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Burn Bryte


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After a run-in with a Laser Beast an ulran adventurer limps to her starship, fresh burns covering her legs. An ino rubs his temples at a hotel bar as the poison in his drink takes hold of his mind. A magically enhanced colony of Ror-nan confidently rolls onto a stage and delivers a comedic routine that leaves the audience in stitches.

Conditions are negative and positive statuses that have an impact on the effectiveness of player characters and NPCs. Everything from feeling insulted to suffering a debilitating wound could be a negative condition, and anything from feeling encouraged to being magically empowered could be a positive condition. Specific Attacks, magic, poisons, and more apply Conditions to player characters and NPCs alike.

Quick Mechanical Reference for Conditions

  • Conditions are applied in specific circumstances to player characters and NPCs and either increase or decrease the complexity of skill rolls for the player character.
  • Conditions are applied by specific abilities, circumstances as determined by the GM, or any time a player character is reduced to 0 Health Levels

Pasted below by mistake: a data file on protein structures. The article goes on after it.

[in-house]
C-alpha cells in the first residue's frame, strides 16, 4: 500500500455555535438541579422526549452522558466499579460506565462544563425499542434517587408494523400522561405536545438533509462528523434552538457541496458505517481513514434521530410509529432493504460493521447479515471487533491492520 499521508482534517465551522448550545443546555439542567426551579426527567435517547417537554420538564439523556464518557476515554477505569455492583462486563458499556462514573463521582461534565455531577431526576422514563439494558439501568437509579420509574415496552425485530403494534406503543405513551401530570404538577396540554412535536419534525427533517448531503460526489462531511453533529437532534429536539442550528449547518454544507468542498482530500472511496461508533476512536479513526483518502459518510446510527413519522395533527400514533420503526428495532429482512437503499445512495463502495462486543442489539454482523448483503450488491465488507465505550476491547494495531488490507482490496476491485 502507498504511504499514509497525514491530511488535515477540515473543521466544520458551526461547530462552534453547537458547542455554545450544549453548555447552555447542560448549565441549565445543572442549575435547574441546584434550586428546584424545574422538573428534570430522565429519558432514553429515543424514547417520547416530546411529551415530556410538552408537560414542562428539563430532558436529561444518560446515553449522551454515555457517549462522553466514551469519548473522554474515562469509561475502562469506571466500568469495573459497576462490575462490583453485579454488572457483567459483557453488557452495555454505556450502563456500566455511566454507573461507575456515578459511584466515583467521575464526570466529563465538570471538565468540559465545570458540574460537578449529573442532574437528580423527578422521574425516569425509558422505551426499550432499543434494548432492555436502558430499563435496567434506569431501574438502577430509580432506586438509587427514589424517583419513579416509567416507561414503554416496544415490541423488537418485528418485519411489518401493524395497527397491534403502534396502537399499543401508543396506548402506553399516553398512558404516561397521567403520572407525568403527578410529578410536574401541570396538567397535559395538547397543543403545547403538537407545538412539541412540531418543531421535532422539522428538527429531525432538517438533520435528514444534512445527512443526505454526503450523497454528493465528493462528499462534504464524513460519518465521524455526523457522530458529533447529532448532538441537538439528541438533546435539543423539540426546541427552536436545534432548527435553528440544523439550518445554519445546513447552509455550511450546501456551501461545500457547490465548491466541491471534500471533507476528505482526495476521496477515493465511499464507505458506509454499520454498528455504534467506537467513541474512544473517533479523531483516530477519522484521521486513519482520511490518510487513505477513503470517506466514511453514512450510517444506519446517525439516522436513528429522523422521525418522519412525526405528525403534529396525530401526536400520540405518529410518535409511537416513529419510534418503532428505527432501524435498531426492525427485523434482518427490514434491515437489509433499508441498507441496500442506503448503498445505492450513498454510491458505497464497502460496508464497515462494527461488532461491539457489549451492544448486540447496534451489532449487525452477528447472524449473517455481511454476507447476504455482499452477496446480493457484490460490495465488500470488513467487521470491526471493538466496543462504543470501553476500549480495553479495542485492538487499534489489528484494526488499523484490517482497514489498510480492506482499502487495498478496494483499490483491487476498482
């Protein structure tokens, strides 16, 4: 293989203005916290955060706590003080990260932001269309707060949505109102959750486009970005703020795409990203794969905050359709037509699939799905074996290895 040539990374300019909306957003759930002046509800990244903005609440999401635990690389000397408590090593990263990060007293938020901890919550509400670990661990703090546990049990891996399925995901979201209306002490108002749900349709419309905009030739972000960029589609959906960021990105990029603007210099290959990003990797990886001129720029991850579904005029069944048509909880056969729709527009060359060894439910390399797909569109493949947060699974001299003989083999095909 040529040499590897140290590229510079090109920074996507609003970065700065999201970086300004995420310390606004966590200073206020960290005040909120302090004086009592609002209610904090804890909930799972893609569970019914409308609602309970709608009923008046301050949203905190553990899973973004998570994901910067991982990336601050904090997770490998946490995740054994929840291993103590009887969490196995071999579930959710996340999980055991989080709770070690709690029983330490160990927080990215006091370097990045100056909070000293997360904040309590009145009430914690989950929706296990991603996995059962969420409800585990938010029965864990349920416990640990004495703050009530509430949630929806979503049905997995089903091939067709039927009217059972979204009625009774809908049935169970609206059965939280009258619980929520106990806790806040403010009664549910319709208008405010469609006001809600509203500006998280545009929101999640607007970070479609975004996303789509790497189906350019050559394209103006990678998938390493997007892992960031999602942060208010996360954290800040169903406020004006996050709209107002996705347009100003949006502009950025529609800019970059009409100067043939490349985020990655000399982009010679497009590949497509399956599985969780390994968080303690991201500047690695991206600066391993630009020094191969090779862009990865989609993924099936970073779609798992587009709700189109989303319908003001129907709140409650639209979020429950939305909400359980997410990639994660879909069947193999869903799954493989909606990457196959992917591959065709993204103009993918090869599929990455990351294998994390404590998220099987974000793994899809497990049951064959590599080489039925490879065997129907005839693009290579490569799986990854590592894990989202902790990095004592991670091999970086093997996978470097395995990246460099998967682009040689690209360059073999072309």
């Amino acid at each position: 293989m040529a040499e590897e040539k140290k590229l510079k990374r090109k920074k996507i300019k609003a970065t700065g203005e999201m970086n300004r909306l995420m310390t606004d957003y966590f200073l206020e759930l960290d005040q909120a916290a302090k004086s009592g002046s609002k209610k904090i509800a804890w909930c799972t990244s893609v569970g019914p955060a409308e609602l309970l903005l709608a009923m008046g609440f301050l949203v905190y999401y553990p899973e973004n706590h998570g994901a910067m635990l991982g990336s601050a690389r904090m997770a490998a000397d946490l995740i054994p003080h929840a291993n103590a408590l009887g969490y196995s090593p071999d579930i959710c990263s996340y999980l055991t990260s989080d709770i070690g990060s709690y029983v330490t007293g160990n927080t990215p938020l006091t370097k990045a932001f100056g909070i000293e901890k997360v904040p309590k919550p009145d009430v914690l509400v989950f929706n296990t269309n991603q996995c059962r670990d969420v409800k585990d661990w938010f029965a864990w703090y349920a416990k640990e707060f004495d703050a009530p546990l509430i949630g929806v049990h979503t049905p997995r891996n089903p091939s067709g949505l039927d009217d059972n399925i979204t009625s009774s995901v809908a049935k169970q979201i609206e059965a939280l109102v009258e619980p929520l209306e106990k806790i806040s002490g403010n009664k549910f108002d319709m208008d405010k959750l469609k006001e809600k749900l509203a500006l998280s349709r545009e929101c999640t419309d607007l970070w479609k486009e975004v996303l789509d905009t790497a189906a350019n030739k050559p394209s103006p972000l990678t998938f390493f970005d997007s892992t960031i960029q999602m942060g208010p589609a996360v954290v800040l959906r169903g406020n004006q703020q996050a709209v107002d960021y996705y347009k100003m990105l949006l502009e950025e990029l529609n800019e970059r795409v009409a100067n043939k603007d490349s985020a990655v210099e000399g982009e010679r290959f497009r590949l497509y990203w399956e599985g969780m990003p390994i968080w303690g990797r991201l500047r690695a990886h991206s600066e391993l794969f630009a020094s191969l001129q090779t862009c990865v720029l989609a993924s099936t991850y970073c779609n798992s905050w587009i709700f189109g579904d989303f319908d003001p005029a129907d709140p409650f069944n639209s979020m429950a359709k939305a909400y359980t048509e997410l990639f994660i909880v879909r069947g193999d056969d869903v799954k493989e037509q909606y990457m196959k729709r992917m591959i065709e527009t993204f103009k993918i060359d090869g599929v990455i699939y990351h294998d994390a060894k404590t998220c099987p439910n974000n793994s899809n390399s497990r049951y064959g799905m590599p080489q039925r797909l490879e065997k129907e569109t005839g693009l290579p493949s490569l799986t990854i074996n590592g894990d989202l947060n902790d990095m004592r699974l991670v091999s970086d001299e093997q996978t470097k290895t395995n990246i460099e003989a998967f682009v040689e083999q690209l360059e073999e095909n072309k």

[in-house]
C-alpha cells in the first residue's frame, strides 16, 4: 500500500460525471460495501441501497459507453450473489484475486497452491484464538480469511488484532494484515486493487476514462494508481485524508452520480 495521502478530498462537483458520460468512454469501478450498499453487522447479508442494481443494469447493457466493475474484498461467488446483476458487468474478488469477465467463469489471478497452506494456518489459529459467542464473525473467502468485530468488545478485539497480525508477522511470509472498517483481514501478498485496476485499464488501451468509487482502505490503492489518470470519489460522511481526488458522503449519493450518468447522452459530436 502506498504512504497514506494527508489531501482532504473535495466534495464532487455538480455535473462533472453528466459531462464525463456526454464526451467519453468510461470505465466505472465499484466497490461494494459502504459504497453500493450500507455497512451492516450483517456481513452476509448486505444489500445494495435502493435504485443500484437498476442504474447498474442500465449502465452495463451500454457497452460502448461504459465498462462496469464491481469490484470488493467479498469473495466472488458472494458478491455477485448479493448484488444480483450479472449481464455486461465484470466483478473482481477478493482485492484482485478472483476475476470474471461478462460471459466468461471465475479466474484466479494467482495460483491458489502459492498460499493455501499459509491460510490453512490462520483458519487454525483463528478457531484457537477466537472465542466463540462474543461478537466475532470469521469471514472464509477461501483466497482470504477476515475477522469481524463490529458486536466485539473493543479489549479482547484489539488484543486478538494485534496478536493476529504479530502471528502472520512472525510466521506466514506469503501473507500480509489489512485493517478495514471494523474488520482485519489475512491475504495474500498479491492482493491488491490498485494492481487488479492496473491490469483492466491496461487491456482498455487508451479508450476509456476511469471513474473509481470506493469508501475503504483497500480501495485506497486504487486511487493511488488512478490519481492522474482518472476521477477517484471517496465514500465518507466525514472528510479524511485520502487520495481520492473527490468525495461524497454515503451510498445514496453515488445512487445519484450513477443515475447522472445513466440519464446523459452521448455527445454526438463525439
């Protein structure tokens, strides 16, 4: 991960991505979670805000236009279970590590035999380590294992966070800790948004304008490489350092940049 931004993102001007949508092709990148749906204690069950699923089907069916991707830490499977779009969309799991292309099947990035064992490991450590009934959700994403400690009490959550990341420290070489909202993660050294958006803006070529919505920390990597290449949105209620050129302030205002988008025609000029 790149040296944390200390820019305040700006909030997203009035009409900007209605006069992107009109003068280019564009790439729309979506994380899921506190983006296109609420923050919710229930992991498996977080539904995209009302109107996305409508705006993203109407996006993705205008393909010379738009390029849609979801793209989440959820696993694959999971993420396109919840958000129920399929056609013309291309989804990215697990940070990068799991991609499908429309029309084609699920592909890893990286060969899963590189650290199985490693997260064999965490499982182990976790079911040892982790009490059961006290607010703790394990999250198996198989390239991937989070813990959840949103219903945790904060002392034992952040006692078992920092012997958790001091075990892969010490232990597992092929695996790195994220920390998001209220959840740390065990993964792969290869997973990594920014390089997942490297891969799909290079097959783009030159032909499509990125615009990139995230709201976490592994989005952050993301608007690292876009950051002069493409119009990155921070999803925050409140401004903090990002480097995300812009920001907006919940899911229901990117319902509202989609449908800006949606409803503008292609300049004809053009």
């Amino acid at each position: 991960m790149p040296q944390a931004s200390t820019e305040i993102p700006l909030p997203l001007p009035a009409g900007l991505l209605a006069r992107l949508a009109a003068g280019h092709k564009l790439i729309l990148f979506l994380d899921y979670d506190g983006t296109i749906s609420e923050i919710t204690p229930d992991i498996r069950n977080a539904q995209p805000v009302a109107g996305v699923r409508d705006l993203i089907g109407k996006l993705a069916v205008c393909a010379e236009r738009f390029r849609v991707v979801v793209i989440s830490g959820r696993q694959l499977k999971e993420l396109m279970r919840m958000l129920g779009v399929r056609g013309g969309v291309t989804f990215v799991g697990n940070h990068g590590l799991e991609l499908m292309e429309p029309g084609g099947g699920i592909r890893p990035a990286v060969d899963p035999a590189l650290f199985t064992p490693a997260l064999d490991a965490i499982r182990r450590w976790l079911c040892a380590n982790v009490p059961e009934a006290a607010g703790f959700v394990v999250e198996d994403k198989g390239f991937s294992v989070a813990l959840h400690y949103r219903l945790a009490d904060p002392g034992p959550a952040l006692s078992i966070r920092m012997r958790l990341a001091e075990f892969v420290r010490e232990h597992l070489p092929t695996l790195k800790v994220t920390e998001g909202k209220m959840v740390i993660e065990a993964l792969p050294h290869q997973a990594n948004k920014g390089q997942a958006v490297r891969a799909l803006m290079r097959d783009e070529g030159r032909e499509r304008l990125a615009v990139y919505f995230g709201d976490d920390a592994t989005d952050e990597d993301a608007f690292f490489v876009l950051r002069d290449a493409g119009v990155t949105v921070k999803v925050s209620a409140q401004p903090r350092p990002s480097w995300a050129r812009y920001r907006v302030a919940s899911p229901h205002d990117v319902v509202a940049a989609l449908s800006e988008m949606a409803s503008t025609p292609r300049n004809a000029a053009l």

• Minor Conditions affect an individual skill.
  • Moderate Conditions affect a category of Skills (i.e. Mental, Physical, Social).
  • Significant Conditions affect all Skills.
  • Conditions are removed after a period of time, and negative Conditions can be removed more quickly by seeing a specialist. 
  • Conditions DO NOT stack. Positive and negative Conditions applied to the same skill cancel each other out.

When to Apply Conditions

Specific Attacks and abilities can apply Conditions as noted in their descriptions. Player characters always gain a negative condition when their Health Levels are reduced to 0 and gain a positive condition when they succeed at four or more skill rolls on one turn in Combat. In addition, the GM can choose to apply a condition when they think it fits the story, often as a result of a failed or successful skill roll.

What does a Condition Do?

When a condition is applied to or by a player character, the player works with the GM to determine the specifics.

Every condition has a name, such as, “bruised ego,” “broken ankle,” or “energized.” Work with your GM to come up with a name that seems appropriate for the condition. For example, if Brutu the Pirate Captain delivers a swing with a Laser Sword that knocks out Luwe the glean, Luwe’s player and the GM Work Together to come up with the minor condition “sliced forehead.” After the condition has been established, determine what level of effect it has—minor, moderate, or significant—and what skill(s) it affects. In our example, “sliced forehead” is a minor condition that negatively affects Luwe’s Perception skill.


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